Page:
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Bookends: Death on a Time-share plan January 17, 2017

Posted by klondykewriter in Bookends, mystery, Whitehorse Star.
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Bookends: Death on a Time-share plan

By Dan Davidson

a-share-in-deathApril 13, 2016

– 777 words –

 

A Share in Death

By Deborah Crombie

276 pages in print

Simon & Schuster Canada, Inc.

e-Book edition: $10.99

 

It seems to be a thing that a lot of American and Canadian mystery writers like to set their novels in England. Sometimes it’s because they lived there in their younger years. Sometimes they’ve spent some time living there as adults, even though they don’t live there now. It seems like they are simply Anglophiles and enjoy spending more mental time in that setting.

Martha Grimes (lives in Maryland, writes Richard Jury series) and Elizabeth George (lives in Ohio, writes Inspector Lynley series) come to mind from the USA. In Canada we have Peter Robinson (lives in Toronto, writes Inspector Banks series).

Thanks to Canadian mystery writer Vicki Delany, my wife was introduced to the work of Deborah Crombie, a Texan who has lived in the UK and has produced 16 books in a series featuring Superintendent Duncan Kincaid and Sergeant Gemma James. Betty’s been binging on these books and has run through the entire set via KOBO. We’ve figured out how to share each others e-books, so I’m just getting started on this series. Crombie’s backlist does seem to still be available between paper covers from several different publishers if you absolutely insist on the real thing.

This is the first of the Kincaid and James mysteries, originally published in 1993 and reprinted a number of times since then, as well as being available as an audio book.

These sorts of British team mysteries usually have a senior detective and a junior partner, and some of the pleasure of the reading is watching the interaction between the pair. It can be the snob versus the everyman, as in the Inspector Morse books; the intellectual versus the active investigator, as in the Midsommer mysteries; the subdued class warfare of the Lynley books; or experience versus eager youth, which J.K. Rowling has been working in her Cormoran Strike series.

By “versus” I don’t mean that these people are at each other throats all the time, but the contrasts do provide a source of tension in the narratives.

This doesn’t really feel like a first novel, even though it is. Kincaid is actually on vacation, taking advantage of the loan of a luxurious Yorkshire time-share called Followdale House. James is back in London and about the only communication the two have in this book is by telephone. You get a sense that there could be depths to this relationship, but there’s no real space for it in this book. What we do get is the feeling that we’ve walked into the middle of a partnership that is fairly mature and has been developing for some time. It’s like we’ve missed all the introductory episodes of a television show and started watching when the basic framework has already been established, spite of which it works quite well.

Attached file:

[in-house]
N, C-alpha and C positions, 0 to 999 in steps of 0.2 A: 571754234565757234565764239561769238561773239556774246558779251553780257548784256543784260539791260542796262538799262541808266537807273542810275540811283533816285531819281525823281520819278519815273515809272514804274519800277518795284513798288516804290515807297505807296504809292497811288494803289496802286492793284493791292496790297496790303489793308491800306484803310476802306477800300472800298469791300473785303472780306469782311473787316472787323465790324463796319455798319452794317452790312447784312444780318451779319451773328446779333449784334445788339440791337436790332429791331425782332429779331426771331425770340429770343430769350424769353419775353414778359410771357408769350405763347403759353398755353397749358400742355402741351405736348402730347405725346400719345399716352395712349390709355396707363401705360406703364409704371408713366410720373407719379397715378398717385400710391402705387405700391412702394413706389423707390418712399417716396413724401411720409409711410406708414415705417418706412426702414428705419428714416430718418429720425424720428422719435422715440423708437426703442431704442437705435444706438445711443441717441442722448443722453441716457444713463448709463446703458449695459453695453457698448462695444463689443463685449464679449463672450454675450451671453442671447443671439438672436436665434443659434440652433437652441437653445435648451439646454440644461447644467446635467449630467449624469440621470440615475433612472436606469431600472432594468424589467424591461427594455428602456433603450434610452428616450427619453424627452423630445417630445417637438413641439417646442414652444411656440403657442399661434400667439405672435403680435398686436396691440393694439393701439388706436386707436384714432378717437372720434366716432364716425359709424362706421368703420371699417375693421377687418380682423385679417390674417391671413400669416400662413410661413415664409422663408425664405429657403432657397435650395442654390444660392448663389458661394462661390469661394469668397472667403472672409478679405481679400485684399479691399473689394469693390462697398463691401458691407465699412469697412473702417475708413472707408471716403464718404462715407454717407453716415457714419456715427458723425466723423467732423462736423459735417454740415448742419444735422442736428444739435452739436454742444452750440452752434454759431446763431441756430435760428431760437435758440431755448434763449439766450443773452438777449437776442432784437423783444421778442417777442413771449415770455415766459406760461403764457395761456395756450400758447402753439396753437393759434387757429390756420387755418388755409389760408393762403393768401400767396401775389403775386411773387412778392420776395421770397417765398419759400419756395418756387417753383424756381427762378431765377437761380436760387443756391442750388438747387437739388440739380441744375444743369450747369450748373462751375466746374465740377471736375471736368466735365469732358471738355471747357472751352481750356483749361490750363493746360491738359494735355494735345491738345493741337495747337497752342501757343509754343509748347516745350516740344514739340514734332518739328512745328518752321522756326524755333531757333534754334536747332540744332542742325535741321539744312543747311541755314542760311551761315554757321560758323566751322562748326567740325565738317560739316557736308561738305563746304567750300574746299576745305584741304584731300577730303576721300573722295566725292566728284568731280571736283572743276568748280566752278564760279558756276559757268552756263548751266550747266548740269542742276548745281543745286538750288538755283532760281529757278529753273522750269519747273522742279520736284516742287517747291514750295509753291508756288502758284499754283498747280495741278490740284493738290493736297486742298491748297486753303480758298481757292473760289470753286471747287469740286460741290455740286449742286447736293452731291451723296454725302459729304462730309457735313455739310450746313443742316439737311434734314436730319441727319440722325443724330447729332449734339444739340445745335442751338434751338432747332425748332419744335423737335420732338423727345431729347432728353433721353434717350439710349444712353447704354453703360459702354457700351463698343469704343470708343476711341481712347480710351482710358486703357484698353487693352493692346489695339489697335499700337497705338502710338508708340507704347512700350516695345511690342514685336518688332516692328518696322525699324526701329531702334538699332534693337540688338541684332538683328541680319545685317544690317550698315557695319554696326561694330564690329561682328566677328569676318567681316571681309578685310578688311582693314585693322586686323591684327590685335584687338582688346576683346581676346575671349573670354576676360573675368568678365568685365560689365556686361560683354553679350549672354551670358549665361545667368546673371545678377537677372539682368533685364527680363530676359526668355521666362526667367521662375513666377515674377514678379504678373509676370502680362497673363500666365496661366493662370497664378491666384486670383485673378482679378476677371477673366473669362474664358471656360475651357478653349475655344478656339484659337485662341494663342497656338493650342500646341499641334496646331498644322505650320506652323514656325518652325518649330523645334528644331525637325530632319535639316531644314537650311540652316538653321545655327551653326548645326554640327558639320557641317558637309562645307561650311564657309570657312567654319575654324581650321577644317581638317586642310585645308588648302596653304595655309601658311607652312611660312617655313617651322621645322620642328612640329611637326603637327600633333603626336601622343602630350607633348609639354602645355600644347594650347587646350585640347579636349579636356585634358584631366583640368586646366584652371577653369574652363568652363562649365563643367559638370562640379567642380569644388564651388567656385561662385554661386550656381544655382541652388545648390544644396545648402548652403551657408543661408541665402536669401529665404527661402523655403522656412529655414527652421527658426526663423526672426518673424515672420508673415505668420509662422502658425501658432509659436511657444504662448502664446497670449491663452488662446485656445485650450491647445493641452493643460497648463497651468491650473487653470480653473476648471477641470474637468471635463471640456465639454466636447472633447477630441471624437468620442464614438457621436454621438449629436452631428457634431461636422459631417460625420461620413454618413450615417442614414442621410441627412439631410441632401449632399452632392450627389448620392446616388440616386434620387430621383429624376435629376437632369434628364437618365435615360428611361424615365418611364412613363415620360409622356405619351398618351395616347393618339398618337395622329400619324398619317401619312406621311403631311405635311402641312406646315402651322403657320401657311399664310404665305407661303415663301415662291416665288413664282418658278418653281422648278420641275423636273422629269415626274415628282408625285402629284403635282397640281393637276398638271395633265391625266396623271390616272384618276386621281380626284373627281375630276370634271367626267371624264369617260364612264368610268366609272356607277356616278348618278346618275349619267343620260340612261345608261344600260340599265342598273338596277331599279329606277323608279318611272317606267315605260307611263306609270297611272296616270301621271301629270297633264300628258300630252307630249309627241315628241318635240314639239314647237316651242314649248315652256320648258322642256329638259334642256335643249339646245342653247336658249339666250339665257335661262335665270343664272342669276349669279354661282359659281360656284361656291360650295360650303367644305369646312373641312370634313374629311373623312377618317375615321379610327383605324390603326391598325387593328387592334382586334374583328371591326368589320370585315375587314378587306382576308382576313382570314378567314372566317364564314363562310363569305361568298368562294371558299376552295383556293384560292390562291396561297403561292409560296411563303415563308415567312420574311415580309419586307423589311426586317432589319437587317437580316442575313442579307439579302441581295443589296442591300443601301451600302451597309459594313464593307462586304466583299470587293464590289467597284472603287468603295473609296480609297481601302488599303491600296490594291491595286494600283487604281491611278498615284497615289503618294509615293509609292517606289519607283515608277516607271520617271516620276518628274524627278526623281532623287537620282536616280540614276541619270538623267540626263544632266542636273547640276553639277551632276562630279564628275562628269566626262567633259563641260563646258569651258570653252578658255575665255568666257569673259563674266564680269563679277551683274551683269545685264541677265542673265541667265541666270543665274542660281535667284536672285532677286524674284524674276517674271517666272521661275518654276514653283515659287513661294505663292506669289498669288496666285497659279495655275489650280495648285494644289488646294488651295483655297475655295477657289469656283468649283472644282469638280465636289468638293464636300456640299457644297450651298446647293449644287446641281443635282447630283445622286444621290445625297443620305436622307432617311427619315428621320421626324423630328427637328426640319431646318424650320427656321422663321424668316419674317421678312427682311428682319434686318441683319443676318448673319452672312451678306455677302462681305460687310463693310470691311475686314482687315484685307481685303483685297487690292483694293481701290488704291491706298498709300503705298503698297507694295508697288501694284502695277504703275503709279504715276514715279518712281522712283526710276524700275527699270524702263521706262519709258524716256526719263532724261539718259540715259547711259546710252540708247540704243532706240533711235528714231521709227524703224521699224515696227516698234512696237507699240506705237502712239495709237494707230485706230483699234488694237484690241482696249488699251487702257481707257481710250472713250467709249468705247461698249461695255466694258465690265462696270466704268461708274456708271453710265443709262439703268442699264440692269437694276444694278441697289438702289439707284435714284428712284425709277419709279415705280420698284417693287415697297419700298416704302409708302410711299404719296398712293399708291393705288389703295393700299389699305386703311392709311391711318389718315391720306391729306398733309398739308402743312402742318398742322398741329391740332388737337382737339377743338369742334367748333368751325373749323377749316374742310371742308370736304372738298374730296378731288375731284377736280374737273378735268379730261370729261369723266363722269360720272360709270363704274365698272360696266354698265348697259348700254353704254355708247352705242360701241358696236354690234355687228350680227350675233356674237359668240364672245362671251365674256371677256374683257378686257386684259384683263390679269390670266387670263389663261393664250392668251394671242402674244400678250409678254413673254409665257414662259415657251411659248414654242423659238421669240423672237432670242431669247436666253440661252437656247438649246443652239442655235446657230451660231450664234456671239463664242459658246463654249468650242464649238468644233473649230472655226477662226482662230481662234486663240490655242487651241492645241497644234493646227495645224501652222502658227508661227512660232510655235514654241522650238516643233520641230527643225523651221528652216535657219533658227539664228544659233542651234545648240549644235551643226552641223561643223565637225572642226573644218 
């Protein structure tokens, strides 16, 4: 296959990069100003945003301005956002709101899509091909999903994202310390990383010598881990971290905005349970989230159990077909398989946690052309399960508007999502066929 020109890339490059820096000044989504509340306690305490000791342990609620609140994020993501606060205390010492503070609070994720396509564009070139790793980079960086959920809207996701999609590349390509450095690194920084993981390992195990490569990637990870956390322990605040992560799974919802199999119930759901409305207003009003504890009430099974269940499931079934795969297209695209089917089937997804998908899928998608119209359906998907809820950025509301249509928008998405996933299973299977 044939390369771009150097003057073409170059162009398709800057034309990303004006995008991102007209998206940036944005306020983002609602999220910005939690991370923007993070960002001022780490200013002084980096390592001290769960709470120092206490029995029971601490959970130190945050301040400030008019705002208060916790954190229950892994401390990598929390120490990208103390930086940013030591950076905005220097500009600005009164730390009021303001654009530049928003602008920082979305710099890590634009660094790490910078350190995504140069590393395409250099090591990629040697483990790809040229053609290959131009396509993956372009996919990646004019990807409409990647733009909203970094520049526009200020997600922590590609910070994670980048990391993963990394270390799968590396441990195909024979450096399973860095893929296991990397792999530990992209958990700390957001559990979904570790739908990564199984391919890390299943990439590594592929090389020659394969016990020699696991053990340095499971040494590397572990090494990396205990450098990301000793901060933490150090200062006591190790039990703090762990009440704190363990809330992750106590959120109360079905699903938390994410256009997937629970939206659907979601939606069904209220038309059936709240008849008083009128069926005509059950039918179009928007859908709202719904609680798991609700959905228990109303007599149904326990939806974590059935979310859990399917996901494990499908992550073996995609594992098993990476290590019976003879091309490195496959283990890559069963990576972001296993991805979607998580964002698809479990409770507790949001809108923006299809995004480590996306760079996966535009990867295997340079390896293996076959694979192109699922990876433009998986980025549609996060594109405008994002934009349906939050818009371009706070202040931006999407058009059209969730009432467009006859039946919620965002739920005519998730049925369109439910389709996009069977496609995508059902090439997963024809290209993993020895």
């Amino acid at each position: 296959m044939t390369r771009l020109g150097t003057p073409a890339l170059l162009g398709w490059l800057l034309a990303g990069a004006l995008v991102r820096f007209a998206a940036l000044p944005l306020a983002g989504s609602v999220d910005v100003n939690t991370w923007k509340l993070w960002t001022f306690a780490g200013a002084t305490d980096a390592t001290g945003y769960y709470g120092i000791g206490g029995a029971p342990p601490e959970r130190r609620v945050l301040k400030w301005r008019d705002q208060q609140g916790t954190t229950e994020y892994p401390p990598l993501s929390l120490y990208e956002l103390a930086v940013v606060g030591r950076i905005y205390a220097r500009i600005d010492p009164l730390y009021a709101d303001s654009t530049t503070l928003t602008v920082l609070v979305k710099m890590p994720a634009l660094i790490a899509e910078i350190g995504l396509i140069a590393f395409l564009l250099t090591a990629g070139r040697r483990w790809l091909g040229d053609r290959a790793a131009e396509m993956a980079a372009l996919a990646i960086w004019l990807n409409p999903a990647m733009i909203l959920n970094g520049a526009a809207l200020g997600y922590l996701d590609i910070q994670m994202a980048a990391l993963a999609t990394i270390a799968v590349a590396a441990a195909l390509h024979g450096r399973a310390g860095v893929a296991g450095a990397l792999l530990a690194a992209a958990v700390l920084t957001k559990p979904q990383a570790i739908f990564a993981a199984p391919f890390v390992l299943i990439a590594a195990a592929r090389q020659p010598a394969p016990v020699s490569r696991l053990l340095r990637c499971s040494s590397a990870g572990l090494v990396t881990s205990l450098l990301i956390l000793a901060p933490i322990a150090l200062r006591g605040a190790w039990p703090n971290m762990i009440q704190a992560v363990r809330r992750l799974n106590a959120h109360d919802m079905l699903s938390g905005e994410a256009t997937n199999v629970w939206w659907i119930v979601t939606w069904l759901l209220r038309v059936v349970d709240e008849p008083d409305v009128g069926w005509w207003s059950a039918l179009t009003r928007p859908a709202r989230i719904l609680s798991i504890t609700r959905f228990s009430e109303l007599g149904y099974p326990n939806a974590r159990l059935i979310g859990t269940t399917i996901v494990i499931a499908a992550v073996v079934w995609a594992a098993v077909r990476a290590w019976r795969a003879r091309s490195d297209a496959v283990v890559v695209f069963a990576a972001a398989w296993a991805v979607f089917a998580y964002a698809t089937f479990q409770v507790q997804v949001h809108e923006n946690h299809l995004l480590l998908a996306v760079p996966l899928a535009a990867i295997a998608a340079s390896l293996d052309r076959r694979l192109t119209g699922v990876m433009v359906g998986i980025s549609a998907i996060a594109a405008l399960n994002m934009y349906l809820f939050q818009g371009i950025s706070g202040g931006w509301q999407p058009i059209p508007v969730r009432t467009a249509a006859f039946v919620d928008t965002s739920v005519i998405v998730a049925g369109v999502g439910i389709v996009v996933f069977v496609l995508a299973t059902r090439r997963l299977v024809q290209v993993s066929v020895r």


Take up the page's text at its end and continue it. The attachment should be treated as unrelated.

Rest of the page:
Kincaid is just getting to know the other guests and staff when one of the staff is found floating in the whirlpool bath. Kincaid has not told anyone he is with Scotland Yard, but his quiet vacation soon comes to an abrupt end as he becomes tangled up in the investigation, much to the annoyance of the thoroughly incompetent local head of police.

This scenario did remind me somewhat of the initial George Gently novel that I reviewed here back in February. Both detectives would much rather not have gotten involved in a case while on holiday, but kind of get dragged in and then can’t help themselves, even when they aren’t much appreciated by the locals.

In Kincaid’s case he’s also viewed with suspicion by the other guests, who feel that he’s been lurking about under false pretenses. Though he really wasn’t, he ends up feeling almost guilty about trying to set aside his job for a week’s rest. He’s just recently been promoted and has been feeling a bit burned out.

In a nod to Agatha Christie, there’s a plethora of suspects and possible motives before we get too far into the story, and this is where Gemma James comes into her own. Operating on instructions from Kincaid, she busily tracks down the backgrounds and possible connections of all the guests and staff at Followdale. She’s pretty good at her part of the job.

While she is doing this, there’s another murder and an assault and the waters get ever murkier.

I’ll leave it at that, except to say that this was an enjoyable little mystery and I look forward to reading more of them.

 

-30-

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